Is Net Promoter Score (NPS) the Best Way Forward?

NPS was introduced to us in 2003 by Fred Reichheld, Bain & Company, and Satmetrix as an outcome of researching customer satisfaction surveys. They concluded that NPS was the only question required to gauge customer satisfaction and loyalty. However after 13 years of NPS implementation, we need to take a step back and ascertain if we are asking our customers the right question, at the right time or is there a better alternative?

We’ll recap on what NPS is, the different types, limitations and also mention some alternatives like: loyalty and referral programs, monitoring social media and contextual feedback/insights.

NPS is measured by asking customers the following question:

“How likely are you to recommend this product/service to a friend or colleague?”

Based on the score, customers are segmented into either a detractor, passive or a promoter category.

NPS can be a good method to gauge customer satisfaction, however it does require supplementary information to ascertain drivers and actions. The table below briefly outlines three types of NPS: Transactional, Relationship and Competitive and their respective differences, advantages and disadvantages.

NPS only measures intent to recommend and attempts to gauge overall satisfaction with a product or service. Aside from trend changes it becomes difficult to track insights from specific product improvements or determine specific areas that need improvement. Depending on your goal, using NPS might not be right for you. So you have to ask yourself, are you asking the wrong question? The alternatives mentioned below are geared towards the measurement of specific goals and results.

Loyalty and Retention: If your goal is to measure customer loyalty and retention, then looking at your product’s usage data is a better place to determine potential churn risks. Every product has their own churn factors and warning indicators e.g. number of users logging in, number of key artifacts being created or even number of key interactions being completed. Identify these metrics for your product and keep track of them using MixPanel or Google Analytics.

Actual Referrals: Rather than measuring intent to refer (NPS), why not have your “loyal” user base refer new potential customers your way by offering a referral program. Many well known products such as Dropbox, Uber and Airbnb offer some of the best referral programs. Dropbox has one of the most famous programs that gives you additional storage space with each referral, which resulted in an insane growth of their user base by 3900% over a 15 month period.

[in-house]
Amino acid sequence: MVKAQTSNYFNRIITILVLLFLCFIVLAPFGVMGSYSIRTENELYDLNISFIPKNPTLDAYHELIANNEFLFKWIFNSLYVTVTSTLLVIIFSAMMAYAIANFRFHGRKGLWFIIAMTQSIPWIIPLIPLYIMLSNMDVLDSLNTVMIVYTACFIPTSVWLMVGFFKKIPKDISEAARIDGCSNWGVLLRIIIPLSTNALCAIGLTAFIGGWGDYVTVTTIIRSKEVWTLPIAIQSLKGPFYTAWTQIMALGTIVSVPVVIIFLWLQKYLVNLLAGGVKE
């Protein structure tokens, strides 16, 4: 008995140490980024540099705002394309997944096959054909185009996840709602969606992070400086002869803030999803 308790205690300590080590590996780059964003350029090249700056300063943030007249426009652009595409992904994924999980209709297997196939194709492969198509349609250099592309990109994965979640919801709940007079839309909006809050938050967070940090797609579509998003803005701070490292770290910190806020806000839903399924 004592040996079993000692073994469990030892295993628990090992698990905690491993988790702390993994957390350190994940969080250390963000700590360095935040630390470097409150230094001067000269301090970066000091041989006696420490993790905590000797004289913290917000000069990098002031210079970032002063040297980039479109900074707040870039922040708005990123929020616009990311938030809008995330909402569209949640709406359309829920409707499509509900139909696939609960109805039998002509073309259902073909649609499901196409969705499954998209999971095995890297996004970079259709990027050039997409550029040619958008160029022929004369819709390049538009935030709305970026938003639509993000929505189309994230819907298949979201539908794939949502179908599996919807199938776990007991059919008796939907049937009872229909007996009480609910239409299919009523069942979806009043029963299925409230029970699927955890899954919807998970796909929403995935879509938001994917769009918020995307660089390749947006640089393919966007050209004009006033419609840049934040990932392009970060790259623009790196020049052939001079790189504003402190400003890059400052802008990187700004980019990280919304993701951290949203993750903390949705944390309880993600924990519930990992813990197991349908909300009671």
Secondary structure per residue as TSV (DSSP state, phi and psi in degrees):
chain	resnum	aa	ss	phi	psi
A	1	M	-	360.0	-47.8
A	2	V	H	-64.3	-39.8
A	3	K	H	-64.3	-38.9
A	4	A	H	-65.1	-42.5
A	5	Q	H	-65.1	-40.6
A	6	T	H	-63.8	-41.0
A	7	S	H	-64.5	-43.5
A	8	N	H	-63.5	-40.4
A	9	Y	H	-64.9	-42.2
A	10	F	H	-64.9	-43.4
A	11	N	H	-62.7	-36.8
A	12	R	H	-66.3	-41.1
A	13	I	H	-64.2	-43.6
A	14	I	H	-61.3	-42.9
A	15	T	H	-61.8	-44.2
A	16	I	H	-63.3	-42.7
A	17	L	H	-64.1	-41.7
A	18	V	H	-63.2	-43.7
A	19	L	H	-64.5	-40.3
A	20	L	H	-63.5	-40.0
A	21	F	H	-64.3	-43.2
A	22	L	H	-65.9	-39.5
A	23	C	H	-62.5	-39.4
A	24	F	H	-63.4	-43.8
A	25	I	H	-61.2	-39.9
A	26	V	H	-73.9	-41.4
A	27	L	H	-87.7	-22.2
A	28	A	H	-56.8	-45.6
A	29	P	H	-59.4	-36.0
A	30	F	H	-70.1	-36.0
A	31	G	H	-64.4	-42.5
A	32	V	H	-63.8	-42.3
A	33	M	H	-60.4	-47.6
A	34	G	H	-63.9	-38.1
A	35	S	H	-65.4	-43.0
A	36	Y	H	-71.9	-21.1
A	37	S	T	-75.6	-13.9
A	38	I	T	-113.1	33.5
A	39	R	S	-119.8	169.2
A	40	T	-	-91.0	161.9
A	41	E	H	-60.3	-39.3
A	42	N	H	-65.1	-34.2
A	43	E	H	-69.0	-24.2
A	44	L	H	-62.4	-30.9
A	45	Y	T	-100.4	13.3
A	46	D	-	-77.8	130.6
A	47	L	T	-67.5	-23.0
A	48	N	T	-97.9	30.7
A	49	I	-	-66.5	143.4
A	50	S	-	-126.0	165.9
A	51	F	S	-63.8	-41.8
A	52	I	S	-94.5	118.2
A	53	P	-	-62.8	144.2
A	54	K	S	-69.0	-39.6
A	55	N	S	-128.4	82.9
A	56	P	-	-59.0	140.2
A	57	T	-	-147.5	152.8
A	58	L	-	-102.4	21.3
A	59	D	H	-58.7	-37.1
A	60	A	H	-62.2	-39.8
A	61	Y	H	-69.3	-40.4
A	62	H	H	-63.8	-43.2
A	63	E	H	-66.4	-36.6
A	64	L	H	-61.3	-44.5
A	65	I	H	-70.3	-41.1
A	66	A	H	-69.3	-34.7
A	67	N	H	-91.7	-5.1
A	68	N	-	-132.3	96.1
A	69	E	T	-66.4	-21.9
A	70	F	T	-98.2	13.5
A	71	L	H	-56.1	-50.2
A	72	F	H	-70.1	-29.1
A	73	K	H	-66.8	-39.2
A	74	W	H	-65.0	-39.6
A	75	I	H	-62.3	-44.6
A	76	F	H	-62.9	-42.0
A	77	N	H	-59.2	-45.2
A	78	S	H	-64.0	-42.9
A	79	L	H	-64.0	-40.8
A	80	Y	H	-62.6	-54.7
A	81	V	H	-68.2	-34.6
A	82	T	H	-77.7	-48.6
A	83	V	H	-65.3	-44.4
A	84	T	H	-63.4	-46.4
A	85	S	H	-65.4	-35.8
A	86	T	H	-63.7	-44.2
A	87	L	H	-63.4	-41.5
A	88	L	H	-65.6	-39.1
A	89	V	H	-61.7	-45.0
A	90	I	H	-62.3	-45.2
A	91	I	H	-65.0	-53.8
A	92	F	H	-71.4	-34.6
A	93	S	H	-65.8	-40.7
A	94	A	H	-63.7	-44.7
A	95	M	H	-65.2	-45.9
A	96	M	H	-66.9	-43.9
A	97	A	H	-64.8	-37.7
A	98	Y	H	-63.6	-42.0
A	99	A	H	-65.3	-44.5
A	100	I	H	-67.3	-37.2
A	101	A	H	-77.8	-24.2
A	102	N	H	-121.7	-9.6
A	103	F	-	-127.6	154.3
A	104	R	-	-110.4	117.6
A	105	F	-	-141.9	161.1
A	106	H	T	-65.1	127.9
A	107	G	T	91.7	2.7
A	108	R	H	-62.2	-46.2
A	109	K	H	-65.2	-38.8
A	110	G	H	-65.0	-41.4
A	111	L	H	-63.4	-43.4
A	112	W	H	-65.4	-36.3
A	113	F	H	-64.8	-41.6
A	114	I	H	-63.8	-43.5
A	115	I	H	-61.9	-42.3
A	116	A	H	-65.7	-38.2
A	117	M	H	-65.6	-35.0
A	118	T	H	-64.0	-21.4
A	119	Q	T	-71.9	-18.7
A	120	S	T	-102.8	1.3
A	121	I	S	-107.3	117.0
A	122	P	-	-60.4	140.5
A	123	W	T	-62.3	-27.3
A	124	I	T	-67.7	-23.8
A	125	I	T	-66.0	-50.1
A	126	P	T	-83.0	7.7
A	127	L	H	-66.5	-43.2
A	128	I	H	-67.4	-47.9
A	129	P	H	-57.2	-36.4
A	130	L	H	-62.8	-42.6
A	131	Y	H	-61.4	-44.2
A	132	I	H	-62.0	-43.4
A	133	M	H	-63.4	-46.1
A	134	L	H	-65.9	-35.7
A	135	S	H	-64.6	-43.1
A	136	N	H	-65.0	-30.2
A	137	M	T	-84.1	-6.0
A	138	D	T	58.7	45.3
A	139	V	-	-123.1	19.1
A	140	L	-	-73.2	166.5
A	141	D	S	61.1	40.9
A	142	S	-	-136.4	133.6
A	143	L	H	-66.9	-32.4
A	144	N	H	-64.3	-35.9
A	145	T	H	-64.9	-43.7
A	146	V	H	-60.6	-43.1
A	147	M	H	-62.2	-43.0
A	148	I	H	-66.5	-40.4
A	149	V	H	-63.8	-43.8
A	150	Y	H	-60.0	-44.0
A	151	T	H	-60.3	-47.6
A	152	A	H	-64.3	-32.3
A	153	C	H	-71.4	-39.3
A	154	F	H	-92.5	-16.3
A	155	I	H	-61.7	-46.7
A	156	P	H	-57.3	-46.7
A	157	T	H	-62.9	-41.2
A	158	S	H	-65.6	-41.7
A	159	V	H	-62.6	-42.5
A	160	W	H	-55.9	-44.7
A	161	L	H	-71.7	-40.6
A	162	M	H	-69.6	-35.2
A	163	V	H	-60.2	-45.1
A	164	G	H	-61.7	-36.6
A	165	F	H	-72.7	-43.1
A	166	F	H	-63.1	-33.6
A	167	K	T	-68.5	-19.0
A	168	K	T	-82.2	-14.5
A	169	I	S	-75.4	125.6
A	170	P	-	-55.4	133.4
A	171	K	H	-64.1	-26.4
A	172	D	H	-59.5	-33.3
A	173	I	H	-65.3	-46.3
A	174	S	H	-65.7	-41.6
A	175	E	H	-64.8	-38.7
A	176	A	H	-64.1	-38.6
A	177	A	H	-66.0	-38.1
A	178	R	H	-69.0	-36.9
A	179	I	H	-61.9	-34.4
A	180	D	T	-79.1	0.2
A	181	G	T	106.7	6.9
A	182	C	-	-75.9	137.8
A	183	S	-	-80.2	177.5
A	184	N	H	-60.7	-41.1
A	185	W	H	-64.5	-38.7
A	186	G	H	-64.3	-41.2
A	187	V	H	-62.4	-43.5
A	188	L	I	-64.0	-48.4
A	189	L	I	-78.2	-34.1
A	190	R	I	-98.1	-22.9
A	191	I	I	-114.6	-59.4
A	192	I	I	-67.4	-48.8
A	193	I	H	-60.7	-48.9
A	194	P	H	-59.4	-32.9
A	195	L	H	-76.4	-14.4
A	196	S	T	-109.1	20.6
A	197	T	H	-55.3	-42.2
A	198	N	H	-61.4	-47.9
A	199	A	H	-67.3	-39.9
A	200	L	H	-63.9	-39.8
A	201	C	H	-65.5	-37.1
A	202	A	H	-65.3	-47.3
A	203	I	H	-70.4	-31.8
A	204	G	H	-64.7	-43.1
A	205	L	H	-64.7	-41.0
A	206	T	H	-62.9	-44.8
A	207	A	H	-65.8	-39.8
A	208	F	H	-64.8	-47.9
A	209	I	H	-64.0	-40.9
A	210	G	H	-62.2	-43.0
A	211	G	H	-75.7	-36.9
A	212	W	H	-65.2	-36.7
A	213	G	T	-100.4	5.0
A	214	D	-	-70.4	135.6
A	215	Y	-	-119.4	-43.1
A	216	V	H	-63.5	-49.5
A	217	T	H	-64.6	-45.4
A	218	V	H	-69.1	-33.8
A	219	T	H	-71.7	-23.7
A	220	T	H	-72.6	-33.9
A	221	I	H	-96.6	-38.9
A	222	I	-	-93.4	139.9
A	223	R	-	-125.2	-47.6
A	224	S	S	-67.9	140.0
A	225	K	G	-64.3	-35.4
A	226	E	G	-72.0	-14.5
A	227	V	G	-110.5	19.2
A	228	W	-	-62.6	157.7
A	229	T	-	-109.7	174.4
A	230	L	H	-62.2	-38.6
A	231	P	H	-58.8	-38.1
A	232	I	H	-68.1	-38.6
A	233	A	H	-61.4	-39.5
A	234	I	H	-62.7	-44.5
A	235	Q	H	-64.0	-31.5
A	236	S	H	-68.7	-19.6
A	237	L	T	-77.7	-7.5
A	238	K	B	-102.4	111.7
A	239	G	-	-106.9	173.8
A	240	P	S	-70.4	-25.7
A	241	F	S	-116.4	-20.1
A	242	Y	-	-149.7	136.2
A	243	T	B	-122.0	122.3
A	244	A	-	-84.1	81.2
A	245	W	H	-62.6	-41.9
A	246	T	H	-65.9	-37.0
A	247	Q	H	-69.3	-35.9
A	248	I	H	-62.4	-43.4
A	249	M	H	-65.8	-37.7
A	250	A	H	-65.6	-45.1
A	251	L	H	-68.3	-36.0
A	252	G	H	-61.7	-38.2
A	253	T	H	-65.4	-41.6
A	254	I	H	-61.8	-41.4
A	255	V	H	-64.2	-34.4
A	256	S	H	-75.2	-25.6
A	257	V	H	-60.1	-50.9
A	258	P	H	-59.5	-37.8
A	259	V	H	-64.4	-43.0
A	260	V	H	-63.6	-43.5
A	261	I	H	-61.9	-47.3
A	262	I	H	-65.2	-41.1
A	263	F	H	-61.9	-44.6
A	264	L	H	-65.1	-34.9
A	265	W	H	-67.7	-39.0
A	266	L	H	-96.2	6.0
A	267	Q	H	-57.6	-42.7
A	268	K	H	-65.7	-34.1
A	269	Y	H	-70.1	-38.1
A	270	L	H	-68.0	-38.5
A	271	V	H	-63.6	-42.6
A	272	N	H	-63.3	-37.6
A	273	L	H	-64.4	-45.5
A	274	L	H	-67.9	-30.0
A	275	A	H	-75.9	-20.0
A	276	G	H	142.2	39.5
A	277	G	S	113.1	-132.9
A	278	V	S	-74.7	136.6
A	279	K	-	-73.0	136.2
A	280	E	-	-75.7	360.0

Monitoring Social Media: Solutions such as Mention and Hootsuite allow you to monitor social media outlets, so you can always stay up to date with any active discussions about your product/service or company. In today’s world, it has become important to know how many people are actively talking about your product. Armed with this knowledge you can acquire actionable data with up-to-date information: customer sentiment, suggestions, negative opinions or recommendations. These solutions allow you to keep your eye on the ball at all times and focus on what matters.

Contextual Feedback and Insights: Skype asks a question at the end of the occasional call to get information that is useful to them regarding the quality of their service. They have stepped away from NPS where applicable and instead ask a set of questions that will help product teams improve their product/service by providing targeted data that directly measures specific attributes takes Skype’s static home-grown approach a step further and provides insights to users’ reactions on a per message basis. This can be a question posed after a key transaction, or in a static location in your product, or even an informative notice you want feedback on. We provide a flexible service that allows you to ask questions on any platform that everyone can use.

So is NPS the best measurement tool for you? We personally think that it needs to be supplemented with other alternatives to provide more accurate and precise actionable results.

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Building to help product leaders better communicate progress towards business outcomes. Product Management Leader based in Melbourne, Australia.

Building to help product leaders better communicate progress towards business outcomes. Product Management Leader based in Melbourne, Australia.